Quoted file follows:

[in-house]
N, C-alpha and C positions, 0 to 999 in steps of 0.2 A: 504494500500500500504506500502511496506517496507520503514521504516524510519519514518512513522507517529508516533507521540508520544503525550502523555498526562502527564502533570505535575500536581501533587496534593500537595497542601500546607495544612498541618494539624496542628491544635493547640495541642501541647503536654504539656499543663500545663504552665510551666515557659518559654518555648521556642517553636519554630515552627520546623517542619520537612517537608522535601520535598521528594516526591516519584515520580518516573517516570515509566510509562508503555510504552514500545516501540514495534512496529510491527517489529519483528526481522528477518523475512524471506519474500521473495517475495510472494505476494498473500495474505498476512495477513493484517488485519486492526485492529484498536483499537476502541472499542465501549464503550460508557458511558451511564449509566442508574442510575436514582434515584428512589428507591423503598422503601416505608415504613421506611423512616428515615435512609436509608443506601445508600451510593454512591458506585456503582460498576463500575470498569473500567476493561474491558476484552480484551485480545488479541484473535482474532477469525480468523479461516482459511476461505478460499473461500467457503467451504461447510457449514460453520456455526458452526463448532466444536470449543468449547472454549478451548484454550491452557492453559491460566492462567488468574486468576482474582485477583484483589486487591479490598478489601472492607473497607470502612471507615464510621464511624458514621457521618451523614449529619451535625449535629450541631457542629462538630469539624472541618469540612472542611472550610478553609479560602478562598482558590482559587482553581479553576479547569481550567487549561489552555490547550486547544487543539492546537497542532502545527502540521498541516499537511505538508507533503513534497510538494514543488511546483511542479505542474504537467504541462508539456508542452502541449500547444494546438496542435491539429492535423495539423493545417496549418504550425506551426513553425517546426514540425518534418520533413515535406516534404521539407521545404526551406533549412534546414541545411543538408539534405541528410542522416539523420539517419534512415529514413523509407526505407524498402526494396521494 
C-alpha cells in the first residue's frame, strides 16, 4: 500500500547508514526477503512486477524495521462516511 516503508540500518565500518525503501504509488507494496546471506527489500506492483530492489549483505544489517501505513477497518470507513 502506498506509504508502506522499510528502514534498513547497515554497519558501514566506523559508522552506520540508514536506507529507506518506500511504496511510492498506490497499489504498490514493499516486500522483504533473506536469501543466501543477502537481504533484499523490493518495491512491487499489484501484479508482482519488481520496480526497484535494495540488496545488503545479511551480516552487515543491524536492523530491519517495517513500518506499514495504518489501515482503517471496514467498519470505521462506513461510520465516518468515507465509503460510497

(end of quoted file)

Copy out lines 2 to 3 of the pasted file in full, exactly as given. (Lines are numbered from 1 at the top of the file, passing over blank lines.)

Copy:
N, C-alpha and C positions, 0 to 999 in steps of 0.2 A: 504494500500500500504506500502511496506517496507520503514521504516524510519519514518512513522507517529508516533507521540508520544503525550502523555498526562502527564502533570505535575500536581501533587496534593500537595497542601500546607495544612498541618494539624496542628491544635493547640495541642501541647503536654504539656499543663500545663504552665510551666515557659518559654518555648521556642517553636519554630515552627520546623517542619520537612517537608522535601520535598521528594516526591516519584515520580518516573517516570515509566510509562508503555510504552514500545516501540514495534512496529510491527517489529519483528526481522528477518523475512524471506519474500521473495517475495510472494505476494498473500495474505498476512495477513493484517488485519486492526485492529484498536483499537476502541472499542465501549464503550460508557458511558451511564449509566442508574442510575436514582434515584428512589428507591423503598422503601416505608415504613421506611423512616428515615435512609436509608443506601445508600451510593454512591458506585456503582460498576463500575470498569473500567476493561474491558476484552480484551485480545488479541484473535482474532477469525480468523479461516482459511476461505478460499473461500467457503467451504461447510457449514460453520456455526458452526463448532466444536470449543468449547472454549478451548484454550491452557492453559491460566492462567488468574486468576482474582485477583484483589486487591479490598478489601472492607473497607470502612471507615464510621464511624458514621457521618451523614449529619451535625449535629450541631457542629462538630469539624472541618469540612472542611472550610478553609479560602478562598482558590482559587482553581479553576479547569481550567487549561489552555490547550486547544487543539492546537497542532502545527502540521498541516499537511505538508507533503513534497510538494514543488511546483511542479505542474504537467504541462508539456508542452502541449500547444494546438496542435491539429492535423495539423493545417496549418504550425506551426513553425517546426514540425518534418520533413515535406516534404521539407521545404526551406533549412534546414541545411543538408539534405541528410542522416539523420539517419534512415529514413523509407526505407524498402526494396521494 
C-alpha cells in the first residue's frame, strides 16, 4: 500500500547508514526477503512486477524495521462516511 516503508540500518565500518525503501504509488507494496546471506527489500506492483530492489549483505544489517501505513477497518470507513 502506498506509504508502506522499510528502514534498513547497515554497519558501514566506523559508522552506520540508514536506507529507506518506500511504496511510492498506490497499489504498490514493499516486500522483504533473506536469501543466501543477502537481504533484499523490493518495491512491487499489484501484479508482482519488481520496480526497484535494495540488496545488503545479511551480516552487515543491524536492523530491519517495517513500518506499514495504518489501515482503517471496514467498519470505521462506513461510520465516518468515507465509503460510497